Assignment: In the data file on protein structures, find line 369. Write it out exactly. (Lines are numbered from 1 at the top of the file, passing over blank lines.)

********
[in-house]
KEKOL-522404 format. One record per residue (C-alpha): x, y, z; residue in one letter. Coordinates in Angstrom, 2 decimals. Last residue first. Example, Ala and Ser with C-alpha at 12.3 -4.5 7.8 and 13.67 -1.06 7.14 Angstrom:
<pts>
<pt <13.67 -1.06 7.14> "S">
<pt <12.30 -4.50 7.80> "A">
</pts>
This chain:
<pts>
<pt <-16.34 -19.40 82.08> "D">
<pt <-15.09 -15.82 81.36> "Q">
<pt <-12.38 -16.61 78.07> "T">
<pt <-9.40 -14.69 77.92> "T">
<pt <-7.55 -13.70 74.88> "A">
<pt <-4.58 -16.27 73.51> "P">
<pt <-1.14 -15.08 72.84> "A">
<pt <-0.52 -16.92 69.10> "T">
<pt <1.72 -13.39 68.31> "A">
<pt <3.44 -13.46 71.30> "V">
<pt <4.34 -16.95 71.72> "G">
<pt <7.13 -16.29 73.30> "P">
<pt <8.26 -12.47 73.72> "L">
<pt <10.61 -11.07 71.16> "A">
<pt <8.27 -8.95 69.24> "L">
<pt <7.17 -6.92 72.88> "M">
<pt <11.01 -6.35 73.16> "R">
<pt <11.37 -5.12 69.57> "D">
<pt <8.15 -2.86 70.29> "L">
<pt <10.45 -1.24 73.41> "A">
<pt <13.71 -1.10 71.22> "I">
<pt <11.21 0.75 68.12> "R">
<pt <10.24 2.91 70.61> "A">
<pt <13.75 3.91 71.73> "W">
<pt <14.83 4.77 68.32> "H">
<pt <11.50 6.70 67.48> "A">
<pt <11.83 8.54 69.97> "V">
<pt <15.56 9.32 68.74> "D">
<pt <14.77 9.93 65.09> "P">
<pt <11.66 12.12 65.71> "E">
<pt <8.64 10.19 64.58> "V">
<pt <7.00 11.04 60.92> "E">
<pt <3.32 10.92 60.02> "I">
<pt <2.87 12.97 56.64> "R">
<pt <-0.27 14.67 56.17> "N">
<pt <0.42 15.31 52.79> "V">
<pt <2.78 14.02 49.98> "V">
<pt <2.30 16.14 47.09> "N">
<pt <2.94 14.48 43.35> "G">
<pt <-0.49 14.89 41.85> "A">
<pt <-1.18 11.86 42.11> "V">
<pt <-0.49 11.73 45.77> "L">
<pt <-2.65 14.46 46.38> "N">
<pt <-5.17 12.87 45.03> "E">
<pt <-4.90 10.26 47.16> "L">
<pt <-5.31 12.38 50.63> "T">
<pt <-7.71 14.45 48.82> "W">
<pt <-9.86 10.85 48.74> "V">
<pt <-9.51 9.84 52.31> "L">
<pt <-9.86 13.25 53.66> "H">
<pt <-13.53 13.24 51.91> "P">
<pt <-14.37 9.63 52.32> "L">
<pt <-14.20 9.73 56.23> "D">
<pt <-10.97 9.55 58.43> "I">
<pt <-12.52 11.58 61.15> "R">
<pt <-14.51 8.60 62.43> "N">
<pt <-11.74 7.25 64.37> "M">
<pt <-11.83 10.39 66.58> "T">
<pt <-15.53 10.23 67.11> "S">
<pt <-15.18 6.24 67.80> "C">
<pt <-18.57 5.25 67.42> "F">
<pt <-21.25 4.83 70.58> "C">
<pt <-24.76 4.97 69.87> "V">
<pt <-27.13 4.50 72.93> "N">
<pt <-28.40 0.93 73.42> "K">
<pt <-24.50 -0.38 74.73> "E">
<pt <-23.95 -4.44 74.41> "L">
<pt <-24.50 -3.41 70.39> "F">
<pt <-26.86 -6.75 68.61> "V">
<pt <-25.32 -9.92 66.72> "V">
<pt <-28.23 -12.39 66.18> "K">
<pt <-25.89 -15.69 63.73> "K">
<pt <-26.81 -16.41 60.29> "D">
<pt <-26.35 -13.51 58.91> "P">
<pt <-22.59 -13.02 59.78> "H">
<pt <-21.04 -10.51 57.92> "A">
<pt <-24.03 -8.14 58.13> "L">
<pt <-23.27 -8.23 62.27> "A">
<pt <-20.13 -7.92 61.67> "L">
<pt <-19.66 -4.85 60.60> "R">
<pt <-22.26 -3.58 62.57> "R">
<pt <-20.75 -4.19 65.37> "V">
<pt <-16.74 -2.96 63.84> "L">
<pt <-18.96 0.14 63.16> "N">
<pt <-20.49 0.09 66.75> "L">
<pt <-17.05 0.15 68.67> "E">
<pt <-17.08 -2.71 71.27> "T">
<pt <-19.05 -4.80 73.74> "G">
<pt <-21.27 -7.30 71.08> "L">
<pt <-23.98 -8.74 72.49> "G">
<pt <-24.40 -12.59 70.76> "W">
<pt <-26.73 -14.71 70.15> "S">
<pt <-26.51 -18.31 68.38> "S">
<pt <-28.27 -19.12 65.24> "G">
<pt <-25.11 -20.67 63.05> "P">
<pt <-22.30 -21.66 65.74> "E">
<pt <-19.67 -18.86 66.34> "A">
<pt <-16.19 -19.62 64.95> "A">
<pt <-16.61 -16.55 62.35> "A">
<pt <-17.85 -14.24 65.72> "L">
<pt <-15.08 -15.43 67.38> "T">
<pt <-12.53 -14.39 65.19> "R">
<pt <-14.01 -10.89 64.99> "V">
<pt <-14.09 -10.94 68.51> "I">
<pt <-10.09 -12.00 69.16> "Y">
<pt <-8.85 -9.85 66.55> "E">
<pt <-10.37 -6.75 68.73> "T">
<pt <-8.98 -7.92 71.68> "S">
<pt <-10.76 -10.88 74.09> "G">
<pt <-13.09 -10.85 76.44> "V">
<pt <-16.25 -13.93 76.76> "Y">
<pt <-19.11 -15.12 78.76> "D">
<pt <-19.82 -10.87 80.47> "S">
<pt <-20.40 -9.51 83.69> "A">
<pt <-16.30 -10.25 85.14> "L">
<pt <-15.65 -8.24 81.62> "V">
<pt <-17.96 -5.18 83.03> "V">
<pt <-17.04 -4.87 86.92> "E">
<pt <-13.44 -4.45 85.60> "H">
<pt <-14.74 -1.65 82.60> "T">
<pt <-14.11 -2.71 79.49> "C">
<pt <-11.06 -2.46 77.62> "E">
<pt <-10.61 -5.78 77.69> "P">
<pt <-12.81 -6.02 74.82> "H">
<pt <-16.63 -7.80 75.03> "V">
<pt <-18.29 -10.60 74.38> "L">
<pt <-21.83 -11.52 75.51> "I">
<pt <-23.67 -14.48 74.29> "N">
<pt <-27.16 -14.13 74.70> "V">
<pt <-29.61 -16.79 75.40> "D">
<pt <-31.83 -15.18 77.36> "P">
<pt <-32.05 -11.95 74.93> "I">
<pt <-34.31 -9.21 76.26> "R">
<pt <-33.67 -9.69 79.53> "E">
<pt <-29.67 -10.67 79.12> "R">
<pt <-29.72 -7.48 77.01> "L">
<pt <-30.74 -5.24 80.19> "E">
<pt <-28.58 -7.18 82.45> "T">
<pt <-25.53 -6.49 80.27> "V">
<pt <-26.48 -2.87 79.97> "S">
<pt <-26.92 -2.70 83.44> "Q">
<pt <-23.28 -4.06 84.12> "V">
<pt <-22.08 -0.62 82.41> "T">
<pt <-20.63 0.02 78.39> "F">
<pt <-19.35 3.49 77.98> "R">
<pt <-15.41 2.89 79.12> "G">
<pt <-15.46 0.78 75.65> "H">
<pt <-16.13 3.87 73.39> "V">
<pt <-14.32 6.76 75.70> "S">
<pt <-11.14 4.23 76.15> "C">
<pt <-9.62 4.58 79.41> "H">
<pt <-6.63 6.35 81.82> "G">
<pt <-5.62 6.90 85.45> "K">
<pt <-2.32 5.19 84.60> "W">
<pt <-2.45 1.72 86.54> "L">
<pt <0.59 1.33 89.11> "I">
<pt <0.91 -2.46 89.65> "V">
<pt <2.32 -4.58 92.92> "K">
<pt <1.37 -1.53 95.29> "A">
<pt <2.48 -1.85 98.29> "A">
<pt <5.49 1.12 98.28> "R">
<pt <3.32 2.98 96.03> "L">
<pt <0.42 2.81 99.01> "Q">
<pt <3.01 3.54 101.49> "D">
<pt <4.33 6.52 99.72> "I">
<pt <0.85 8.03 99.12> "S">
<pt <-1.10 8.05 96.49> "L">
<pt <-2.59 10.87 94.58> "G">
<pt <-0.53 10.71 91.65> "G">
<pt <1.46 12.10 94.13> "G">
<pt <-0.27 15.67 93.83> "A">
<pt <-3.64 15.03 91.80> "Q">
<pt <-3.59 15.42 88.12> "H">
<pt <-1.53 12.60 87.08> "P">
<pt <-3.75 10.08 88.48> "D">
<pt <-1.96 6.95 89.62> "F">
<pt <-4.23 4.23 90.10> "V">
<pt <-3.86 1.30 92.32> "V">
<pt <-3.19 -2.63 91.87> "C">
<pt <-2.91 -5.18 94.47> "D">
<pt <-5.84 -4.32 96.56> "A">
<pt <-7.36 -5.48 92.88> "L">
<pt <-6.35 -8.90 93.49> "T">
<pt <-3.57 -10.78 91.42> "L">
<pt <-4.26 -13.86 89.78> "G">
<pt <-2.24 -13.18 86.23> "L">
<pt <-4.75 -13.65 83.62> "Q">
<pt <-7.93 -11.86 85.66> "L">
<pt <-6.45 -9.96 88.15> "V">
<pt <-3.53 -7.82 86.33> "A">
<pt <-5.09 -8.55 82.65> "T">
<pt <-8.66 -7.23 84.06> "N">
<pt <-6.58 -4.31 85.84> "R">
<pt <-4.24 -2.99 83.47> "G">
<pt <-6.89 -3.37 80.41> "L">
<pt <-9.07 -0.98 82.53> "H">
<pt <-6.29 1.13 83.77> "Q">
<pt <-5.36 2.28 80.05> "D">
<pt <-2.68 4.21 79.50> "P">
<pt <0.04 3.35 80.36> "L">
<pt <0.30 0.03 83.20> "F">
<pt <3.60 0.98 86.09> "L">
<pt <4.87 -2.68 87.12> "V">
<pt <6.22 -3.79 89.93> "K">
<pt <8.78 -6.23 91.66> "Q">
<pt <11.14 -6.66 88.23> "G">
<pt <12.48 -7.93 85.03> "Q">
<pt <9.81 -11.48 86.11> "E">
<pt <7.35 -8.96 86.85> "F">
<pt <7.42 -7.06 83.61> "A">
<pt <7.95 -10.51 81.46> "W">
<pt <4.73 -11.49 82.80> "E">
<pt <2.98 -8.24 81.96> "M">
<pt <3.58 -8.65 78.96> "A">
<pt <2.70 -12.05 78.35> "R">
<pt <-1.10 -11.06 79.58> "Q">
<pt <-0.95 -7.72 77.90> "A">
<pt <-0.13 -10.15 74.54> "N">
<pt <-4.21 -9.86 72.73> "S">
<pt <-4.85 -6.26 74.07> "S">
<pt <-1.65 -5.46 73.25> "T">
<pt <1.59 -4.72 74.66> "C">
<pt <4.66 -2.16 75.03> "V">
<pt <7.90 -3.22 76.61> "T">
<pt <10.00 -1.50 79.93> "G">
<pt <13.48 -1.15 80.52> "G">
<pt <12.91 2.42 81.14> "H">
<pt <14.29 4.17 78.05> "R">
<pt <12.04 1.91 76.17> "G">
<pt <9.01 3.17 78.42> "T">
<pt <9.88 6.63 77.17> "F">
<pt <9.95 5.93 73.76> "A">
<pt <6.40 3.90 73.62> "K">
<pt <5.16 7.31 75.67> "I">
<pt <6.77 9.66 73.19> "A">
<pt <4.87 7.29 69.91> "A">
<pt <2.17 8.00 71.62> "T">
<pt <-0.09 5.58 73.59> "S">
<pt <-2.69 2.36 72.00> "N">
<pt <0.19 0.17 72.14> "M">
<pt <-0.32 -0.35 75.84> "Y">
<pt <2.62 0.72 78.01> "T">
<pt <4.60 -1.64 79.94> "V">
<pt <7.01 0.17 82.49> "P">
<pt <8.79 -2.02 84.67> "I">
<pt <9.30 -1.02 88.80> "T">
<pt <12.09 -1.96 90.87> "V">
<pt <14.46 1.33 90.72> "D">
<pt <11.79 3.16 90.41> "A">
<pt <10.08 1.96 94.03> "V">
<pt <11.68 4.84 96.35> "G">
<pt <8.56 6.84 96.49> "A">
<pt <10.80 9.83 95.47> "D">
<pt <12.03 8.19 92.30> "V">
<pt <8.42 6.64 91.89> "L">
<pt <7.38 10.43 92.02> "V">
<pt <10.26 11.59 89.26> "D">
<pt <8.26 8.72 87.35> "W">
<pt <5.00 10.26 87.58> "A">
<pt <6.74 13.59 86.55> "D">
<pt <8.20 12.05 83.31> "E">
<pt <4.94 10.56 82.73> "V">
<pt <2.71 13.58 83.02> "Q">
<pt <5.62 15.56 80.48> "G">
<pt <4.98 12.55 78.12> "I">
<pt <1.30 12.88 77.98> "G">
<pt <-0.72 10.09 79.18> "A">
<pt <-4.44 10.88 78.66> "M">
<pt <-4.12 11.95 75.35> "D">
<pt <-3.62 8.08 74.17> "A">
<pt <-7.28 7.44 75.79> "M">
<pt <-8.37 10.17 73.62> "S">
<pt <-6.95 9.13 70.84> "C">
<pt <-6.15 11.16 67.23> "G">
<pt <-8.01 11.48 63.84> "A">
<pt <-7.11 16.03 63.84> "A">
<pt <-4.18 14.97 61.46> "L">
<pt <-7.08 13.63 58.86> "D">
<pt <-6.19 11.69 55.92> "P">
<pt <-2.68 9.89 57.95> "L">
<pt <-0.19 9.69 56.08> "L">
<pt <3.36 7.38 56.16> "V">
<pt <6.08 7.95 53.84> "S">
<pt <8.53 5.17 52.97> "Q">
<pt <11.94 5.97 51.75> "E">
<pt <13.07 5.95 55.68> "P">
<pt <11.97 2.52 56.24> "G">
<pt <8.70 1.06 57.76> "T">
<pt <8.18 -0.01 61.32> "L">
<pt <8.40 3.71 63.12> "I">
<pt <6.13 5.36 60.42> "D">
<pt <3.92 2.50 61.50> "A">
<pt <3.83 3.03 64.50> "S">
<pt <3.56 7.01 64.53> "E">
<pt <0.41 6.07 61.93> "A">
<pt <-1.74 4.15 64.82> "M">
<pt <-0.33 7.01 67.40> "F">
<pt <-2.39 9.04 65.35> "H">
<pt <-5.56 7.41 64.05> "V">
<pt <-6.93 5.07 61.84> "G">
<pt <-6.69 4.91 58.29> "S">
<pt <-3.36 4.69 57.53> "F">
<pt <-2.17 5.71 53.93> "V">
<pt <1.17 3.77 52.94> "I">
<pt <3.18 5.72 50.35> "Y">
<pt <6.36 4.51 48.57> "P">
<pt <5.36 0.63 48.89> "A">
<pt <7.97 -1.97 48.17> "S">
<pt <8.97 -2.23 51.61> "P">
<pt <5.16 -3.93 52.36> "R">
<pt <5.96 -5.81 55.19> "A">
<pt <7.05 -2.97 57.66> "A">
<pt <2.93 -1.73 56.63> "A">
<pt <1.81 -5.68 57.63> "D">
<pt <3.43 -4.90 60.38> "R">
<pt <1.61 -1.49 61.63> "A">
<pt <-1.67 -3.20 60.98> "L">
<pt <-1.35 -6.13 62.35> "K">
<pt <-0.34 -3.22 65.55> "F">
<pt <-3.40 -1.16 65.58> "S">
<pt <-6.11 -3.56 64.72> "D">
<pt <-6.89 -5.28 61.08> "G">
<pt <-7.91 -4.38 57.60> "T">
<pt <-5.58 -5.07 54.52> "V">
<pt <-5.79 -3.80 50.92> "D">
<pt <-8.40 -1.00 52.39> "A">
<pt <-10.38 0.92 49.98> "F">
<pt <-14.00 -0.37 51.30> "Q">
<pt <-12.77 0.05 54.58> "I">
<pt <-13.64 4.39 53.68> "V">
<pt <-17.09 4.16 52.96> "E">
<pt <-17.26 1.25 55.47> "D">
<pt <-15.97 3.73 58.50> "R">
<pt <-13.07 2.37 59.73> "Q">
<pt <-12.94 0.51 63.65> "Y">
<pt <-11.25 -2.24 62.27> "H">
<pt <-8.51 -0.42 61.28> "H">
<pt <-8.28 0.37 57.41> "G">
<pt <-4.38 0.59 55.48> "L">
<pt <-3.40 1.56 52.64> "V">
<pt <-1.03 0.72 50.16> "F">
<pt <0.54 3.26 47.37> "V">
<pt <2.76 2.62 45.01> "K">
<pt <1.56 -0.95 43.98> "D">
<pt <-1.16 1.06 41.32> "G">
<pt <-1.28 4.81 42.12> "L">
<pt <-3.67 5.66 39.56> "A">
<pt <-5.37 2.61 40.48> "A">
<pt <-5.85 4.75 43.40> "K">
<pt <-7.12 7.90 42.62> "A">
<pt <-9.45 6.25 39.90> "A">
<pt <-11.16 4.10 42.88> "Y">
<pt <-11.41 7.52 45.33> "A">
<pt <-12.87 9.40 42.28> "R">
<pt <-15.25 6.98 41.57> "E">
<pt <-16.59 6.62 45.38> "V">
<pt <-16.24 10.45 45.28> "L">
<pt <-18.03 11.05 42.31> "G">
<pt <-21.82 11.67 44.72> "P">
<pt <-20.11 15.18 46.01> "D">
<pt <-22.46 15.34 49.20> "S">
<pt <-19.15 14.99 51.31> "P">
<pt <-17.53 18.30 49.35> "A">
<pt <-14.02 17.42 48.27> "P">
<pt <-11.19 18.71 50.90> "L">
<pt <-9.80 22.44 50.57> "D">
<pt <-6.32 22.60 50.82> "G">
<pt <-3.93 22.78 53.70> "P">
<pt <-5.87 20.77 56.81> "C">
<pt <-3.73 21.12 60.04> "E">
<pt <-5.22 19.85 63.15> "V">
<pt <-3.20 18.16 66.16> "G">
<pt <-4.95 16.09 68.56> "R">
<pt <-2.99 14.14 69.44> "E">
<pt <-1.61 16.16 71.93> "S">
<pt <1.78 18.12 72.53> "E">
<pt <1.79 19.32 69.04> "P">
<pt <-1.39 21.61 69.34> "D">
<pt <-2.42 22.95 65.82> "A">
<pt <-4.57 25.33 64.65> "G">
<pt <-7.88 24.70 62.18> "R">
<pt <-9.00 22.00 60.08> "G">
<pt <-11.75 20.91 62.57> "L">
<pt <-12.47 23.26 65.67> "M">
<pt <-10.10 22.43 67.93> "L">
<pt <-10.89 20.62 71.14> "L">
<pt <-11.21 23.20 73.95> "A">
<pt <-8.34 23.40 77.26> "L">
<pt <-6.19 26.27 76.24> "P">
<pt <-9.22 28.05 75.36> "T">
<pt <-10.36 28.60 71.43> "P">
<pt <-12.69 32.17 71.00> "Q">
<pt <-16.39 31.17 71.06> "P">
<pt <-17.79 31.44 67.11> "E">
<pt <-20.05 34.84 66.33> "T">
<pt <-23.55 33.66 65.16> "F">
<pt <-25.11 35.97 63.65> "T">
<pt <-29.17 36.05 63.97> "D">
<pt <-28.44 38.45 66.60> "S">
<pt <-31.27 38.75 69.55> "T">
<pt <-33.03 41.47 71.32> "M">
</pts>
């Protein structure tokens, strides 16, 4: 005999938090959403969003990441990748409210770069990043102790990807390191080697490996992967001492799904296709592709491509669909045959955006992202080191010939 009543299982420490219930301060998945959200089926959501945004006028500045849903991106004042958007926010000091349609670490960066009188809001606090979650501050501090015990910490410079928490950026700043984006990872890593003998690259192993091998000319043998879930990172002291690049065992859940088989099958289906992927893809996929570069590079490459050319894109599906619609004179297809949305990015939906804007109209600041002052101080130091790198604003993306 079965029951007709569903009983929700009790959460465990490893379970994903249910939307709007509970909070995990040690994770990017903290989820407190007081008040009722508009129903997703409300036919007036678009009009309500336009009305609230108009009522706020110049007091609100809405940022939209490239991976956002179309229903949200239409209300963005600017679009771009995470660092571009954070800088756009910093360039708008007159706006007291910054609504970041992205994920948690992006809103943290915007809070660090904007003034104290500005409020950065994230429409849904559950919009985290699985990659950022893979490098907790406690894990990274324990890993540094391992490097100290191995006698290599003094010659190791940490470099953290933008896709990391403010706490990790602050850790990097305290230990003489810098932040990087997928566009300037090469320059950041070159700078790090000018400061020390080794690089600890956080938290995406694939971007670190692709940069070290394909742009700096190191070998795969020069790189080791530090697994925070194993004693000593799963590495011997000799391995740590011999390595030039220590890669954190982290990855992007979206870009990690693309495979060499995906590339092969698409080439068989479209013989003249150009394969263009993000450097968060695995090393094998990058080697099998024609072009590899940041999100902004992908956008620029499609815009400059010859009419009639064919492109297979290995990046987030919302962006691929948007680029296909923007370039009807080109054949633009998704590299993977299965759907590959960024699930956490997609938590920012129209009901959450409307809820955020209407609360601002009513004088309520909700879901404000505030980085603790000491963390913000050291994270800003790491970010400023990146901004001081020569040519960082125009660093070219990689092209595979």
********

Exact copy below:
<pt <-22.46 15.34 49.20> "S">